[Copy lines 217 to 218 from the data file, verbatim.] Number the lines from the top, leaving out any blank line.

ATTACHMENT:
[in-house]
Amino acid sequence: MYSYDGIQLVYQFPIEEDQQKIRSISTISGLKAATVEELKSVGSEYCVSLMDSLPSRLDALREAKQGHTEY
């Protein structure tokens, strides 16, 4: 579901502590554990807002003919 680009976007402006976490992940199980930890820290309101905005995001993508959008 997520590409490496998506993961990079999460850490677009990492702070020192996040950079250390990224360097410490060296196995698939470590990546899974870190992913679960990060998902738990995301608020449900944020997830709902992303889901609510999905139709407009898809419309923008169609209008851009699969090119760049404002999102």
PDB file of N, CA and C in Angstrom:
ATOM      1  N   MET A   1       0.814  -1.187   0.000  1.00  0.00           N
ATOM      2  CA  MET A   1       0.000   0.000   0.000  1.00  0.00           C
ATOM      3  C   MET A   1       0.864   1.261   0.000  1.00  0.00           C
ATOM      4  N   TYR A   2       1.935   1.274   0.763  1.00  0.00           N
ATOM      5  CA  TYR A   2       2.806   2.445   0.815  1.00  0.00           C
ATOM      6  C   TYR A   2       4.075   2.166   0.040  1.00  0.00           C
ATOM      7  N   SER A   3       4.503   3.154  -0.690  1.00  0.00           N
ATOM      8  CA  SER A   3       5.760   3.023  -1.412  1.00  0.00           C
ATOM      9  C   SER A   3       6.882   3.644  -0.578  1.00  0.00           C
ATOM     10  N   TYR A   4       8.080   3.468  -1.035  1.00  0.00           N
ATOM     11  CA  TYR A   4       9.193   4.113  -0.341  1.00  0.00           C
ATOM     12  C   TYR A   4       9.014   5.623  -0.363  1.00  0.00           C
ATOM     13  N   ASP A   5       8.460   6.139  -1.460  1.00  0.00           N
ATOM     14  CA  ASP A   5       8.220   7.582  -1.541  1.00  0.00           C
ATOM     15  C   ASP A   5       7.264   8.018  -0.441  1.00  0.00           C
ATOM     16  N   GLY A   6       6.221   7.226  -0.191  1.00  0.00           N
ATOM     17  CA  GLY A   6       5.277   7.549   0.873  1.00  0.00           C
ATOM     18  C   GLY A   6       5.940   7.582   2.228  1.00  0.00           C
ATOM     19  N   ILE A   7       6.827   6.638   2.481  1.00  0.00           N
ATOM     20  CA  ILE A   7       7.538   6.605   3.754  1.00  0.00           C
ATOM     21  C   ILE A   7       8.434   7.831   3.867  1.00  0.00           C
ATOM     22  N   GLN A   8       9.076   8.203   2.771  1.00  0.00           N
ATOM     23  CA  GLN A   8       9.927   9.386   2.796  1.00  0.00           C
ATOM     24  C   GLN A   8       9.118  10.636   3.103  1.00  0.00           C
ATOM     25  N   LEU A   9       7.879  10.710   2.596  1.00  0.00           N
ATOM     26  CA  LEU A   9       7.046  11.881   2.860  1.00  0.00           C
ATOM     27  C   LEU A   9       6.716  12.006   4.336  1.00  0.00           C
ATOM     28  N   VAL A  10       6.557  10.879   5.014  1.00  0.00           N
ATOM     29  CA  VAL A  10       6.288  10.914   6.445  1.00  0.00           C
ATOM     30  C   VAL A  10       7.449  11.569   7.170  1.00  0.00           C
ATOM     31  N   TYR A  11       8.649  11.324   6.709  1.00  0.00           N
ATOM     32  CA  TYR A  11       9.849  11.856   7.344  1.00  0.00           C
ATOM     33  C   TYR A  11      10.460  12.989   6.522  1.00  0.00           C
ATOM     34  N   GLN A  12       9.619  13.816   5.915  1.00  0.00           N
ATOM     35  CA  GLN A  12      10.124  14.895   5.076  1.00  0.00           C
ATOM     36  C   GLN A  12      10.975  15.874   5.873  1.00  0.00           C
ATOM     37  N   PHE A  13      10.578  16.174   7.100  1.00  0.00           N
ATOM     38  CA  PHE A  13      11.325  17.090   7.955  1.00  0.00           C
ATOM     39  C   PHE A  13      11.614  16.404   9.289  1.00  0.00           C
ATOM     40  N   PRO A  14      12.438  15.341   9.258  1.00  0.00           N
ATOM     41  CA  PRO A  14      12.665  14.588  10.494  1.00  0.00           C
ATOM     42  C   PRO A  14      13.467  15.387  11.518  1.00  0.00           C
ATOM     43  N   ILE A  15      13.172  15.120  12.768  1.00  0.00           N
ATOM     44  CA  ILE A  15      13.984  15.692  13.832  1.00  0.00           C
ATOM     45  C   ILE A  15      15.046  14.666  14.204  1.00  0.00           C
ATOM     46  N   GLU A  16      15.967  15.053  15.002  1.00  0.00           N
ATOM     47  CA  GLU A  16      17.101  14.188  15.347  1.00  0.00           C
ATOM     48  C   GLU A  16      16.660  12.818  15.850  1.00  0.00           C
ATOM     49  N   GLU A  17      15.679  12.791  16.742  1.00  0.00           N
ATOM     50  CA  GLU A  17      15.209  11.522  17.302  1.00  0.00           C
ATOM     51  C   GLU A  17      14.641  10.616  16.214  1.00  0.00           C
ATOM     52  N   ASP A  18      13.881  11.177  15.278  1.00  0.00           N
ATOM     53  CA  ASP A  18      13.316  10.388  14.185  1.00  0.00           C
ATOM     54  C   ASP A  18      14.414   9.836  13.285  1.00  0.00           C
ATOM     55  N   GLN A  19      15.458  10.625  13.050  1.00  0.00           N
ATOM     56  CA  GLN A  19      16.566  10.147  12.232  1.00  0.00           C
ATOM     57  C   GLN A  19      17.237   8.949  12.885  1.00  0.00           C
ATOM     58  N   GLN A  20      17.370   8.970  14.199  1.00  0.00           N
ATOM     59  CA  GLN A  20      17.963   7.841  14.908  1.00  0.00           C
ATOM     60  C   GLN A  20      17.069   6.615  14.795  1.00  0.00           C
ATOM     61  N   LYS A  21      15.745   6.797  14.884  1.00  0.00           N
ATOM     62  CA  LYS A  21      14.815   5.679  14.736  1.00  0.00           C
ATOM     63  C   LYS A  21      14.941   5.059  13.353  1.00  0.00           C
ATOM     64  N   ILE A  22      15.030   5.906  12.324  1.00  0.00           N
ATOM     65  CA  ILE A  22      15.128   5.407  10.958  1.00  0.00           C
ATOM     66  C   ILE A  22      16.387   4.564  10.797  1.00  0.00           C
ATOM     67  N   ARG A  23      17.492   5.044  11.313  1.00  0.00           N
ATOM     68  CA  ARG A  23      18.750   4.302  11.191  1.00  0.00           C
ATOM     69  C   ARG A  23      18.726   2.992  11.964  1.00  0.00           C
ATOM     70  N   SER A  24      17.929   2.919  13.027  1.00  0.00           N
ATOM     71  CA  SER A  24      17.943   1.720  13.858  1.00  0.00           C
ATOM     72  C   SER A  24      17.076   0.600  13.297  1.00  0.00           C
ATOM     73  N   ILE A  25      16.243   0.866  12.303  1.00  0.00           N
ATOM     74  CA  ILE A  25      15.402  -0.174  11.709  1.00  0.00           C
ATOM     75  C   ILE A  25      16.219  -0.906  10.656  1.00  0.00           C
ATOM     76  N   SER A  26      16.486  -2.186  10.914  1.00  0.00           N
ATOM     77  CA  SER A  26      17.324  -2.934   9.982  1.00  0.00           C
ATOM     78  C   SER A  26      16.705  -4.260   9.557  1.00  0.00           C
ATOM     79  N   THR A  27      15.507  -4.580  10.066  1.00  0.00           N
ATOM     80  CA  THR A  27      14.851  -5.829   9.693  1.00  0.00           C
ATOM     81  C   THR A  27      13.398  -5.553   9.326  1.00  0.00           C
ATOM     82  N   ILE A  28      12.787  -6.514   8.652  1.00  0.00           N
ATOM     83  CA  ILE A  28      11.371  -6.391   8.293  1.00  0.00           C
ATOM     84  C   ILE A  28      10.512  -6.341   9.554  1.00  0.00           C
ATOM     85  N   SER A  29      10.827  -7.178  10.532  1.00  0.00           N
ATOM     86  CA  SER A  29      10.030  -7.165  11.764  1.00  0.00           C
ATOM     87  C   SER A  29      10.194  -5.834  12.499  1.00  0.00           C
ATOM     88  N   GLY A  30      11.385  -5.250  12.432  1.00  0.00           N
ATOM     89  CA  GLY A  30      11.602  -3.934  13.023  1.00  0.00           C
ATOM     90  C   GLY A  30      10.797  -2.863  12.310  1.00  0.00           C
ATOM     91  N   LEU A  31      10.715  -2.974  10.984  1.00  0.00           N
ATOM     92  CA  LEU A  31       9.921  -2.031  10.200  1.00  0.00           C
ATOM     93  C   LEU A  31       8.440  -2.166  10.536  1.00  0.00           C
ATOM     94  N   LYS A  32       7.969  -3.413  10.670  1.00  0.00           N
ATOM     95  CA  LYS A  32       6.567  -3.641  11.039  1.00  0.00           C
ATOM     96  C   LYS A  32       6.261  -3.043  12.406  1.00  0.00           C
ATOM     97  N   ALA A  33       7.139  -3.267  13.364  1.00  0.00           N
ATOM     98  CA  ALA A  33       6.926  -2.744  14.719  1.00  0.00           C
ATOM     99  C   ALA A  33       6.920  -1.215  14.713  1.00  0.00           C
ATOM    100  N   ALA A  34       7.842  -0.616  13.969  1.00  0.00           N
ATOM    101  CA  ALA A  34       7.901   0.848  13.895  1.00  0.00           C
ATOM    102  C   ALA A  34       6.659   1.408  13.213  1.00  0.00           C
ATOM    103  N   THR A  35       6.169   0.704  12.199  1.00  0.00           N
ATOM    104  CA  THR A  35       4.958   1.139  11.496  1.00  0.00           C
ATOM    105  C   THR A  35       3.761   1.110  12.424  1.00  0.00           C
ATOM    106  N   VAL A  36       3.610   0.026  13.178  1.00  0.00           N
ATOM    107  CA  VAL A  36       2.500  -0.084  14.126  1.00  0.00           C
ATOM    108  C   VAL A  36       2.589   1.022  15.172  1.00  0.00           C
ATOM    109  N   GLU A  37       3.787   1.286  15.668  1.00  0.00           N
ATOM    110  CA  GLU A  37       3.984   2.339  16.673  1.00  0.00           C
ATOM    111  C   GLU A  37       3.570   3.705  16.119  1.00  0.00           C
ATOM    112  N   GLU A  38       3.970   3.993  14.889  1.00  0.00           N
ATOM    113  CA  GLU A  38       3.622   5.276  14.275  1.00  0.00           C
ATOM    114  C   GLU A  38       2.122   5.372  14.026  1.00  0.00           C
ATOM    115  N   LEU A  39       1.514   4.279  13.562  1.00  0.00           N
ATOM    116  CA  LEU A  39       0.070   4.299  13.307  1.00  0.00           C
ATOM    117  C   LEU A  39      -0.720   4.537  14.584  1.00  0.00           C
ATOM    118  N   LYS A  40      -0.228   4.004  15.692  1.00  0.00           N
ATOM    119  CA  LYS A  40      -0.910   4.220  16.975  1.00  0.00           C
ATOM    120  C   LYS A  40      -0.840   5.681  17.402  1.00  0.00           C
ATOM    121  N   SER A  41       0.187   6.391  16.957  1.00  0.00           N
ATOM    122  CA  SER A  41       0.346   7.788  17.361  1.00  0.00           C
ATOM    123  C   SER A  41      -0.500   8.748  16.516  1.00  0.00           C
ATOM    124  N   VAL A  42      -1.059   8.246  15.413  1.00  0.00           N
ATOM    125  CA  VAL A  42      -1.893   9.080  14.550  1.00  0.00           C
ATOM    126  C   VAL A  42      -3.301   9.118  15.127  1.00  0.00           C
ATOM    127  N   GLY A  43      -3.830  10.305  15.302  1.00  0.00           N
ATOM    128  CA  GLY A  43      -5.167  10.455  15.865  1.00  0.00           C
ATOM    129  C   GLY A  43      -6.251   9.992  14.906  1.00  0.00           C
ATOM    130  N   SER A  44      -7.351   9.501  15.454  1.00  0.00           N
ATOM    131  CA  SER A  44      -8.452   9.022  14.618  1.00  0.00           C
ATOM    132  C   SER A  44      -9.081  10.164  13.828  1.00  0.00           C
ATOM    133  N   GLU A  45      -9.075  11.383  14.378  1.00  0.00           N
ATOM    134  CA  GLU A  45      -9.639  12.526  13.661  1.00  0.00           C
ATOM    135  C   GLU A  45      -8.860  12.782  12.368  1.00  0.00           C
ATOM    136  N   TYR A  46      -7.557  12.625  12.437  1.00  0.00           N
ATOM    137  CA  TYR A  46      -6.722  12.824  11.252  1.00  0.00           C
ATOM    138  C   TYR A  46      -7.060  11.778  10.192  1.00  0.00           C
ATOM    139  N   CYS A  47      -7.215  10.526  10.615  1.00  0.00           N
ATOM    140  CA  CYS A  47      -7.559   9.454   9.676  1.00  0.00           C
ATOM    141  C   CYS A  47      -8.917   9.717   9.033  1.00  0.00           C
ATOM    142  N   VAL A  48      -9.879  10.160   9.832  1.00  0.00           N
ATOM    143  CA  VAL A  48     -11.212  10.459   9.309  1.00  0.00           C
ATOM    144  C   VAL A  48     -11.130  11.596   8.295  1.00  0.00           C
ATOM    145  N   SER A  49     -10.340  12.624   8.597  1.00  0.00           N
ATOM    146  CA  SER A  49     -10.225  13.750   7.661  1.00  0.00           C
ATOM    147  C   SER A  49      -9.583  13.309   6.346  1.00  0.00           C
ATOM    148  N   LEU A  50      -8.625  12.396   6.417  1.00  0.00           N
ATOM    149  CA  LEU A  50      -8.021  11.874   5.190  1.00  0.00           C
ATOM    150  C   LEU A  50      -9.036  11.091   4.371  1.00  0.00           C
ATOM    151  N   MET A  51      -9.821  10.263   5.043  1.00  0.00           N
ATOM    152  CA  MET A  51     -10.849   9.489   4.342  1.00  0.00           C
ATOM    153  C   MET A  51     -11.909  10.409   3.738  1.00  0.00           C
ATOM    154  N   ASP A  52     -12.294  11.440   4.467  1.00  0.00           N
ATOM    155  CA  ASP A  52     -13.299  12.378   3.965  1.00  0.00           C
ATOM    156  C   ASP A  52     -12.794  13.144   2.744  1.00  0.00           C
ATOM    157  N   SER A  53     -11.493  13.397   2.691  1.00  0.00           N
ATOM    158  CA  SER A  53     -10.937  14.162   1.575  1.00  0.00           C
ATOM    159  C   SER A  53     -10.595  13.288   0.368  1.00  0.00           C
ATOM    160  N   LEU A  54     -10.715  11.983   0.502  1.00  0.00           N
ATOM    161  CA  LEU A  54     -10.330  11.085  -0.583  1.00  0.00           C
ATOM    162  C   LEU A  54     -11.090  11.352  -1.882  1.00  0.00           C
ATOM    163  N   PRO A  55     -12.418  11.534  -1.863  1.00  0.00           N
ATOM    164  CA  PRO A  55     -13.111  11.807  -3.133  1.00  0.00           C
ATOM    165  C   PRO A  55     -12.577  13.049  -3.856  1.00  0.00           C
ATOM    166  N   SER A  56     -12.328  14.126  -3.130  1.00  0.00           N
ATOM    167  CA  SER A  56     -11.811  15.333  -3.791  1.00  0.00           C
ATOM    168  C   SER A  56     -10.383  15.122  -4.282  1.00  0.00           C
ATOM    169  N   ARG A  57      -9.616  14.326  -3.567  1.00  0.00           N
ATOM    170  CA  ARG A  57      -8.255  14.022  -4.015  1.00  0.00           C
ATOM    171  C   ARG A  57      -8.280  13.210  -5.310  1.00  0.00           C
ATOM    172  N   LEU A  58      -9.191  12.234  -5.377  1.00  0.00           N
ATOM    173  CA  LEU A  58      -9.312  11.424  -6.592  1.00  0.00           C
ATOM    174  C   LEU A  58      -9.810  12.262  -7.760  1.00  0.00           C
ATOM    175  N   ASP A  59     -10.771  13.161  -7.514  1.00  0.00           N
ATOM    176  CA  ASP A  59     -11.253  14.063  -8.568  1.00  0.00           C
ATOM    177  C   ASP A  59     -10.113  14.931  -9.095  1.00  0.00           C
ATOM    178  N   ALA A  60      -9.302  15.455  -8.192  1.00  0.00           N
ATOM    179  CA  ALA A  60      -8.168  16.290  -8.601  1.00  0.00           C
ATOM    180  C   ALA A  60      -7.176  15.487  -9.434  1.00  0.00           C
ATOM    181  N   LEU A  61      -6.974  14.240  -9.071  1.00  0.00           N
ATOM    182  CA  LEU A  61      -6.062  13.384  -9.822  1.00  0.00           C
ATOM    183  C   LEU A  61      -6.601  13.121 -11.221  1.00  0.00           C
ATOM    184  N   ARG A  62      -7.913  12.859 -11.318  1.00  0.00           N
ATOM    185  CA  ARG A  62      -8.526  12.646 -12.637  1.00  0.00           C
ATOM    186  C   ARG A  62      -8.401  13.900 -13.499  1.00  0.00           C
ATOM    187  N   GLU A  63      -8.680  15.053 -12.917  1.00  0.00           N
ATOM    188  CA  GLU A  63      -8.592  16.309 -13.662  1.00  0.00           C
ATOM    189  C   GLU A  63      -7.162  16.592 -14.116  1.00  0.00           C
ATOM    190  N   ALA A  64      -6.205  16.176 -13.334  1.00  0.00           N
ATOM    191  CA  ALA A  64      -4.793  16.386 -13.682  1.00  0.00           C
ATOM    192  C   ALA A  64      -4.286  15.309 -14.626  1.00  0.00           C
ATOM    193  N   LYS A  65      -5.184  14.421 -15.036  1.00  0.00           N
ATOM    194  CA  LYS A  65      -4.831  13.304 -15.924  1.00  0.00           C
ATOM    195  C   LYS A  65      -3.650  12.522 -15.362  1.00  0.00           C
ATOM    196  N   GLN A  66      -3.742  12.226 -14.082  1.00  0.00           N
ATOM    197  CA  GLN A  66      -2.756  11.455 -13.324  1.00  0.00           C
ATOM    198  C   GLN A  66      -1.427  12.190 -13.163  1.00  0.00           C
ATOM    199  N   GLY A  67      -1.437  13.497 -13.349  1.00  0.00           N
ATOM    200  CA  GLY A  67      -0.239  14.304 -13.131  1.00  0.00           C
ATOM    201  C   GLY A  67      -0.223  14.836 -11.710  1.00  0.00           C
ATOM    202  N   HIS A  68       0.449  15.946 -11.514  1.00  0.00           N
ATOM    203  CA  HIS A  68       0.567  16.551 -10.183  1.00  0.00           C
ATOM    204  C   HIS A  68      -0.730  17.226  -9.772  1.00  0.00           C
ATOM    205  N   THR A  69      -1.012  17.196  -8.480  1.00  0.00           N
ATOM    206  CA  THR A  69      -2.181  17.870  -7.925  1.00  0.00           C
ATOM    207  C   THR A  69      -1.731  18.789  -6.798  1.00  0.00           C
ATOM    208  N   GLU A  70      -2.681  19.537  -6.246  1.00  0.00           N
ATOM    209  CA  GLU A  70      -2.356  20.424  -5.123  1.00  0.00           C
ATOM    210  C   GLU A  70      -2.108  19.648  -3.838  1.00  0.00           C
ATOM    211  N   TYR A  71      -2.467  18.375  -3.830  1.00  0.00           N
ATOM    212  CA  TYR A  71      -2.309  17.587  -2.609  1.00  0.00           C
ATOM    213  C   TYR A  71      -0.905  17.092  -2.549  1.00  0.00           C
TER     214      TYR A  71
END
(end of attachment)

ATOM    213  C   TYR A  71      -0.905  17.092  -2.549  1.00  0.00           C
TER     214      TYR A  71